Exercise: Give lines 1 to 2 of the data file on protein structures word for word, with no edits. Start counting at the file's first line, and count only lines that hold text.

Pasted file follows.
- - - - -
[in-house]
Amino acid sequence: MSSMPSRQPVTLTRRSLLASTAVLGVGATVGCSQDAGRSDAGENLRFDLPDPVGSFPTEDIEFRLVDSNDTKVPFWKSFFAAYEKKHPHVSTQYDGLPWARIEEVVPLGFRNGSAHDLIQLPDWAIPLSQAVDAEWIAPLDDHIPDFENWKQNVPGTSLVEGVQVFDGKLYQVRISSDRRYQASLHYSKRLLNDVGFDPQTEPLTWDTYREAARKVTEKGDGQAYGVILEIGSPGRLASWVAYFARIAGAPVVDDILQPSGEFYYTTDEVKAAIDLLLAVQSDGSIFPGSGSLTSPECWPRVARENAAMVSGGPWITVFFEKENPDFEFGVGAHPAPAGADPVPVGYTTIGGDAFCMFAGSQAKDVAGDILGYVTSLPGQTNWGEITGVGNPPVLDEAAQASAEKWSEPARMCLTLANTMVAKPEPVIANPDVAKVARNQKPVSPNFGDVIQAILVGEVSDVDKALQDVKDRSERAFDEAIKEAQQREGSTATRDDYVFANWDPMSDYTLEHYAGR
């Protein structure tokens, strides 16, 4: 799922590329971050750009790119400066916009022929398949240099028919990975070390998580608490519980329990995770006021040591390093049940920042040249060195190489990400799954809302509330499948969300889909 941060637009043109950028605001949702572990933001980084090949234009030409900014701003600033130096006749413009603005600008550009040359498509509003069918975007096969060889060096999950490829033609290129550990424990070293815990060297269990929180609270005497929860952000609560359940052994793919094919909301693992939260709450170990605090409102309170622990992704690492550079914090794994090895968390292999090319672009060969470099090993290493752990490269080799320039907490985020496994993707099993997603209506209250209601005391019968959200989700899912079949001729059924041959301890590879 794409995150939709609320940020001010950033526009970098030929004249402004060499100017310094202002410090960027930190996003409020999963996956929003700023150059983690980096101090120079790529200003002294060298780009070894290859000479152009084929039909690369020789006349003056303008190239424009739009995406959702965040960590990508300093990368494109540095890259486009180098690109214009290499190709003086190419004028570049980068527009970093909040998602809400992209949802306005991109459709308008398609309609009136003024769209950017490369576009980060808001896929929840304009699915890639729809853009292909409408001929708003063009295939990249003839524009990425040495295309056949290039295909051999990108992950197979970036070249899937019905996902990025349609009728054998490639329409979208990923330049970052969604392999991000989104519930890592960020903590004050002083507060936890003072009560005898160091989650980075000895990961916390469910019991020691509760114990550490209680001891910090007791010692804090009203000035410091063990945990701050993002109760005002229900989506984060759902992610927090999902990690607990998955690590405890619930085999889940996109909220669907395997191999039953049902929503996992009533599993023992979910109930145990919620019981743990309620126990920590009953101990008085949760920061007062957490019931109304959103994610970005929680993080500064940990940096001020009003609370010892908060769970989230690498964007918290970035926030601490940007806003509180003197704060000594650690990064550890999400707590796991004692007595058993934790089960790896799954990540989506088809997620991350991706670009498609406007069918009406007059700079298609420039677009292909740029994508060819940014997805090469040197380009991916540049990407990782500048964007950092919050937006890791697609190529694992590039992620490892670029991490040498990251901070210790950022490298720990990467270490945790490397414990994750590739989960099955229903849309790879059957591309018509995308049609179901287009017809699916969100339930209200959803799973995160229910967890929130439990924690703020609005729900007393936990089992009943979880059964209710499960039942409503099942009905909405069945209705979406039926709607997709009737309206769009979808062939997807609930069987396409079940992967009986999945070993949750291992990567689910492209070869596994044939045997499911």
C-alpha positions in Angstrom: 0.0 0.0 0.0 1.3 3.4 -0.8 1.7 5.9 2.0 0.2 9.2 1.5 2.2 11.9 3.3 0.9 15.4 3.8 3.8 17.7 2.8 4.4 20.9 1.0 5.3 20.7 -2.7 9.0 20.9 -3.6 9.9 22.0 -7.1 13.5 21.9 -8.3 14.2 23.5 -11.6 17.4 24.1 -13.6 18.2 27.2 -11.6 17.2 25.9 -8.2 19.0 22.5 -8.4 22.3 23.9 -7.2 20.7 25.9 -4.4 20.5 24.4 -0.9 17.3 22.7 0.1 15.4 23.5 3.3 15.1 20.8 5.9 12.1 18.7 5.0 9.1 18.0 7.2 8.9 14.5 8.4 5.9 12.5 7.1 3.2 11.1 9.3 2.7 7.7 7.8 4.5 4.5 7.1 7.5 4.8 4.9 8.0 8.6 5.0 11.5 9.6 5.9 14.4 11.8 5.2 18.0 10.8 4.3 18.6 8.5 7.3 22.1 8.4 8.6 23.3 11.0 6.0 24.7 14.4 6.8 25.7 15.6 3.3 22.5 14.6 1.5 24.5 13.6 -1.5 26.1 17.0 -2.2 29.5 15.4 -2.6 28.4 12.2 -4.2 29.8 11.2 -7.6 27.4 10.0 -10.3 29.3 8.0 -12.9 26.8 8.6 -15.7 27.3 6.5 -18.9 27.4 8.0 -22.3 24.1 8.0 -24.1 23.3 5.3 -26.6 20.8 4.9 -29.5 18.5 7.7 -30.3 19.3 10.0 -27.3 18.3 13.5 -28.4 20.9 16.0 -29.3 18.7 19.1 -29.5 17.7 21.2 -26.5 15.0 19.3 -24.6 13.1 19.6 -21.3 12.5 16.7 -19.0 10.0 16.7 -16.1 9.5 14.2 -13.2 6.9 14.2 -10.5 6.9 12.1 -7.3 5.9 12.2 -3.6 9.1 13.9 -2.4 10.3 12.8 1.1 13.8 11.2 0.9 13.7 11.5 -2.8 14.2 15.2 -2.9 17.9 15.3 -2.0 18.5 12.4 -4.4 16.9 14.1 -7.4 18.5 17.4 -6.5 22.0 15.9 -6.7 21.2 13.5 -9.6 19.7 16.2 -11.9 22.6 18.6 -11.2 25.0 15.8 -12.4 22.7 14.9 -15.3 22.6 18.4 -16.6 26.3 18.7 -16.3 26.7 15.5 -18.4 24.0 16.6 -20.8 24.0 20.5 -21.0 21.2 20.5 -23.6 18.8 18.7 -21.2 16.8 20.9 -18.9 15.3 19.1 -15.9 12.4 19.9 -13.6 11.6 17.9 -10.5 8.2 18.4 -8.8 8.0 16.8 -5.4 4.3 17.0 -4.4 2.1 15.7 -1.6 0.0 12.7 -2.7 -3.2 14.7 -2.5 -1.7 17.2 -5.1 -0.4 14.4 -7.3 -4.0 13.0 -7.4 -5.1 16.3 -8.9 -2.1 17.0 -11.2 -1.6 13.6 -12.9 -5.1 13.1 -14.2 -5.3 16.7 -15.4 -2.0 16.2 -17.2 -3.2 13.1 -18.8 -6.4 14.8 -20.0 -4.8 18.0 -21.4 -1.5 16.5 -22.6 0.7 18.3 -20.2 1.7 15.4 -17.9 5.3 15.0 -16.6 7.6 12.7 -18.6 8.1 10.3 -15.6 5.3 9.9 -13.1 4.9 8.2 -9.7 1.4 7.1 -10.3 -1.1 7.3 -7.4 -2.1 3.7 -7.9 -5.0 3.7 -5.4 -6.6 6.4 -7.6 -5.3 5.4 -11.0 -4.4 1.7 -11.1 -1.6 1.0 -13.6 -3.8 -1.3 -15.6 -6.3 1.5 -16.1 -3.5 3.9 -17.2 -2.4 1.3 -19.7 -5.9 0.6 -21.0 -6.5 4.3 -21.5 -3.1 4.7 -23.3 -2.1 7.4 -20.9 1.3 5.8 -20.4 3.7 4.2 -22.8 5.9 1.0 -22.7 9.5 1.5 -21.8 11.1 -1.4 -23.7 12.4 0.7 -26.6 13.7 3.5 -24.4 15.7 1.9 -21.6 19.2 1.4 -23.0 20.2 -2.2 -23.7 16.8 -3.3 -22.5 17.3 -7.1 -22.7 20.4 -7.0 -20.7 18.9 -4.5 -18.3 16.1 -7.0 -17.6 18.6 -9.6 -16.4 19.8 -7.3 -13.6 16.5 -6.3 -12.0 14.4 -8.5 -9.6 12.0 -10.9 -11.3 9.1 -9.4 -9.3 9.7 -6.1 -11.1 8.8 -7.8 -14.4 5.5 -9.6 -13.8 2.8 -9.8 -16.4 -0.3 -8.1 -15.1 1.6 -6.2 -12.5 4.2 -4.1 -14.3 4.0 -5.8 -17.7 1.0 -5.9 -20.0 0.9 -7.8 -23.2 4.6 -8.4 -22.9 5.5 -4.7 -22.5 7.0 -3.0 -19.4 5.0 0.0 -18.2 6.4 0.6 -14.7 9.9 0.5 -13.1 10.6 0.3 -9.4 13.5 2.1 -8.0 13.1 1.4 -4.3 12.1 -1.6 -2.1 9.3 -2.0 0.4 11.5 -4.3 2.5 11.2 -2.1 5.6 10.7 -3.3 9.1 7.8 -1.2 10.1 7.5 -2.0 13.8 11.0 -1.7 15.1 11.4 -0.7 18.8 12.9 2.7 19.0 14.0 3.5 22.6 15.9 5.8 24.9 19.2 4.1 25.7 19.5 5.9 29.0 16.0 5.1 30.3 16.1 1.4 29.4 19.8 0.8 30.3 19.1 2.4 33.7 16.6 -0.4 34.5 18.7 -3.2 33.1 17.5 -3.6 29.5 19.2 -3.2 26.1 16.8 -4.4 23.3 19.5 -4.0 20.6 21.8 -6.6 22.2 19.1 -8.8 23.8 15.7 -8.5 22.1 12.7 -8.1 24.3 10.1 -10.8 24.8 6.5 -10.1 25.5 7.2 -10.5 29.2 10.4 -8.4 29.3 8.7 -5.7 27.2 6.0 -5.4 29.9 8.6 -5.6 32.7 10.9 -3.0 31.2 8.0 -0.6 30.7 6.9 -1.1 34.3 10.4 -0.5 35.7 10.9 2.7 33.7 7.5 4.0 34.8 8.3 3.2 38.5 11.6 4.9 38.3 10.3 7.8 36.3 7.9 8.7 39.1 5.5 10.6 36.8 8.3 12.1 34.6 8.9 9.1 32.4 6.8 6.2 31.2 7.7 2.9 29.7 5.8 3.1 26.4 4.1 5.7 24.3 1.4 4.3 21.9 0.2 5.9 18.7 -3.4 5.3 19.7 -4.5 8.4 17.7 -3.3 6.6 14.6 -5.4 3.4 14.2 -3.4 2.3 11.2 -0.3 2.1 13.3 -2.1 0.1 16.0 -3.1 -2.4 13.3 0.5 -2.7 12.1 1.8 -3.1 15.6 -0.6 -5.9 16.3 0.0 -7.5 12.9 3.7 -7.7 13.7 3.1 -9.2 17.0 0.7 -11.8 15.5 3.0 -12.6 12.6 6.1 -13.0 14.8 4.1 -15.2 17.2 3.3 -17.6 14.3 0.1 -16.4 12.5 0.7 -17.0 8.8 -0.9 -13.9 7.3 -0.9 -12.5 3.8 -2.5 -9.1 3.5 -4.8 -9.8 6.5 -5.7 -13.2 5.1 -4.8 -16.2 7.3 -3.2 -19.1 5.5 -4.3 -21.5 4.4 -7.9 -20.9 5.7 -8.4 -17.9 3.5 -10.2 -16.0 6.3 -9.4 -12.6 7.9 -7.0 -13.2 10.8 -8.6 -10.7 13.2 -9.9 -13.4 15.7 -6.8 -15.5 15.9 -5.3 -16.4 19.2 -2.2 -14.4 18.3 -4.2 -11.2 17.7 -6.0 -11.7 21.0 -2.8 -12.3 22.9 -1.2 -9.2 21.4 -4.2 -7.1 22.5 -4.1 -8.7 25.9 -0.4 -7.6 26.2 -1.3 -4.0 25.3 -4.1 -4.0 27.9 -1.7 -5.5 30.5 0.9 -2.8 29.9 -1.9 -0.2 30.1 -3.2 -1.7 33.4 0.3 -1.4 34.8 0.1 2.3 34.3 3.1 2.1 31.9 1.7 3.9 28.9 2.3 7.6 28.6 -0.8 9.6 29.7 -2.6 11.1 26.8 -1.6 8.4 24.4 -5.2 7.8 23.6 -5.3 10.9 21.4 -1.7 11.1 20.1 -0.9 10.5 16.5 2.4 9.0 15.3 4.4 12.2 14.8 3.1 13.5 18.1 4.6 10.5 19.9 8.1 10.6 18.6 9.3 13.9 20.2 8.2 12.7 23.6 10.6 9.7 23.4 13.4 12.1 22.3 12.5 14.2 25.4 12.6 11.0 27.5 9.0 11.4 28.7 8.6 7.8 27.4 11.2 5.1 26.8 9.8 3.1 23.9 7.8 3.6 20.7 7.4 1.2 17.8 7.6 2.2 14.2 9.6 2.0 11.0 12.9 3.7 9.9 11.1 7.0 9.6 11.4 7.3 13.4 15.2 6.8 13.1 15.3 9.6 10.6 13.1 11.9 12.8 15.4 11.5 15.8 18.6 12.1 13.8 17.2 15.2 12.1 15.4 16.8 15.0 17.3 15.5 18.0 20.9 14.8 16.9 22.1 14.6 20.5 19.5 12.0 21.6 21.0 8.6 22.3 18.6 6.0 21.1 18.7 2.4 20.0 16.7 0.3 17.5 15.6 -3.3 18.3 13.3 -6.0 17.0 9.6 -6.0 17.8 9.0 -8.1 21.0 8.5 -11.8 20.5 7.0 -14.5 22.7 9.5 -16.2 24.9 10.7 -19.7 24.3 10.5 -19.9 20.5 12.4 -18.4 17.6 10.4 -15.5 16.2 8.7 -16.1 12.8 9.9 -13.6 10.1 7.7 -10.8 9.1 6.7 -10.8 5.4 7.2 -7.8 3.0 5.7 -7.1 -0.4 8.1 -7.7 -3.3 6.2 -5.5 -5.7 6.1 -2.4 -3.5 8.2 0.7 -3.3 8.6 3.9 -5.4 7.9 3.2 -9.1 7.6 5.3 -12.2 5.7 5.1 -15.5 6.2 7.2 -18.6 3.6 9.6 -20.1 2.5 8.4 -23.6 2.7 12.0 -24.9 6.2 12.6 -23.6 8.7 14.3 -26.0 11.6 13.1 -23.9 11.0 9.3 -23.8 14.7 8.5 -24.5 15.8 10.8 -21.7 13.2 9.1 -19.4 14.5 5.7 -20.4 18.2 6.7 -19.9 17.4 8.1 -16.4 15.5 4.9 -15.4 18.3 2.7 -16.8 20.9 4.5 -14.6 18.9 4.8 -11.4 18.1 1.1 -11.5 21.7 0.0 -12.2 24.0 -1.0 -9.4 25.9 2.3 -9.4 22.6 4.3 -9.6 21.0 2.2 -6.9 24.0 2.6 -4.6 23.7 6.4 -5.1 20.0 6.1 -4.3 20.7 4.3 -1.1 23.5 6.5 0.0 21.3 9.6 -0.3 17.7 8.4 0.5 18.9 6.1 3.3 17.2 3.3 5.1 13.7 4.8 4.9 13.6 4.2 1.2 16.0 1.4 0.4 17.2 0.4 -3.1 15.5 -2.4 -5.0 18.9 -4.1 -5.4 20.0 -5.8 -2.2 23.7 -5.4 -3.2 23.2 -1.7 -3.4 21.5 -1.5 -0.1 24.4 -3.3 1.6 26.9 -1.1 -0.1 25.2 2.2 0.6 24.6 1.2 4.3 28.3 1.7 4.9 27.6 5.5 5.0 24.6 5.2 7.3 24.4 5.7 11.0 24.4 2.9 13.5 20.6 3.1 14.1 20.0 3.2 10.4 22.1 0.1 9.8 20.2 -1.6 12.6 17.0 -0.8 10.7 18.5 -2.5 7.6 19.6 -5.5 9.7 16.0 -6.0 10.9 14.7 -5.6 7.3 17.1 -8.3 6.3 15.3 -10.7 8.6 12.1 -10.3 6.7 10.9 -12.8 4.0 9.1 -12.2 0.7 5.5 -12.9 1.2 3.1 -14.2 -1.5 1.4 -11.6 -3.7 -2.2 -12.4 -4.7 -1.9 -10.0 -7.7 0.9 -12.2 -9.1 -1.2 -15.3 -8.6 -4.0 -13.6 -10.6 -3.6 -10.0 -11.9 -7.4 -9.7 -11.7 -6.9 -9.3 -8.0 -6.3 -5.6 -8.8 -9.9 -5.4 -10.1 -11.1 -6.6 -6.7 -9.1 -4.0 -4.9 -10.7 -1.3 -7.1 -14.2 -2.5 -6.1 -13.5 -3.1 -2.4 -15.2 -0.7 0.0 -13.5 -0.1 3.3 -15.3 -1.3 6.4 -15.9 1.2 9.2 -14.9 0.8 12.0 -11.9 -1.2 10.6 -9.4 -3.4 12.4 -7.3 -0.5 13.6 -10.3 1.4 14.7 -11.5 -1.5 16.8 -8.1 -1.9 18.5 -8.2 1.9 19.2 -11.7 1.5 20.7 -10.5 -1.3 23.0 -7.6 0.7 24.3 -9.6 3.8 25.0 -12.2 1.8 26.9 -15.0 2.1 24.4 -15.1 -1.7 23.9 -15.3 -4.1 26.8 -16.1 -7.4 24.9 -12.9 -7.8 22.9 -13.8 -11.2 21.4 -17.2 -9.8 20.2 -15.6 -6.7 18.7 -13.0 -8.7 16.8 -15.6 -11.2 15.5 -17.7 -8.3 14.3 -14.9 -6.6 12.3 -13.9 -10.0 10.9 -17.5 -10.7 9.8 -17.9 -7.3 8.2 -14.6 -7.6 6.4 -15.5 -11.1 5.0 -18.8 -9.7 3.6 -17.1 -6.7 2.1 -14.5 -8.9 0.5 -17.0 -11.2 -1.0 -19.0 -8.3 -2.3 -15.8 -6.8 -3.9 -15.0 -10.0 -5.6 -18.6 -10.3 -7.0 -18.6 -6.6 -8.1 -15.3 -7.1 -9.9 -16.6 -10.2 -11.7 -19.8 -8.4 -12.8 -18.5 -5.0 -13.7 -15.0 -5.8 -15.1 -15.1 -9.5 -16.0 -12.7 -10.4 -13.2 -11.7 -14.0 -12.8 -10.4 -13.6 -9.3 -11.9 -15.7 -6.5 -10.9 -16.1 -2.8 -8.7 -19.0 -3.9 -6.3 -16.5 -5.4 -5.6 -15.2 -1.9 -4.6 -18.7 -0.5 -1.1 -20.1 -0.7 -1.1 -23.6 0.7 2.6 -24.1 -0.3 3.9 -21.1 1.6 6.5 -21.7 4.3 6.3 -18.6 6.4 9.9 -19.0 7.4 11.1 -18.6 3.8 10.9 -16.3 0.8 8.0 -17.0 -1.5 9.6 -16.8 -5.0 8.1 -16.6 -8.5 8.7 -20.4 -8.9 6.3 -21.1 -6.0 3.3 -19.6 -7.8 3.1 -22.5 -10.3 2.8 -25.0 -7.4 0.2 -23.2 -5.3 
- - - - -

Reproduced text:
[in-house]
Amino acid sequence: MSSMPSRQPVTLTRRSLLASTAVLGVGATVGCSQDAGRSDAGENLRFDLPDPVGSFPTEDIEFRLVDSNDTKVPFWKSFFAAYEKKHPHVSTQYDGLPWARIEEVVPLGFRNGSAHDLIQLPDWAIPLSQAVDAEWIAPLDDHIPDFENWKQNVPGTSLVEGVQVFDGKLYQVRISSDRRYQASLHYSKRLLNDVGFDPQTEPLTWDTYREAARKVTEKGDGQAYGVILEIGSPGRLASWVAYFARIAGAPVVDDILQPSGEFYYTTDEVKAAIDLLLAVQSDGSIFPGSGSLTSPECWPRVARENAAMVSGGPWITVFFEKENPDFEFGVGAHPAPAGADPVPVGYTTIGGDAFCMFAGSQAKDVAGDILGYVTSLPGQTNWGEITGVGNPPVLDEAAQASAEKWSEPARMCLTLANTMVAKPEPVIANPDVAKVARNQKPVSPNFGDVIQAILVGEVSDVDKALQDVKDRSERAFDEAIKEAQQREGSTATRDDYVFANWDPMSDYTLEHYAGR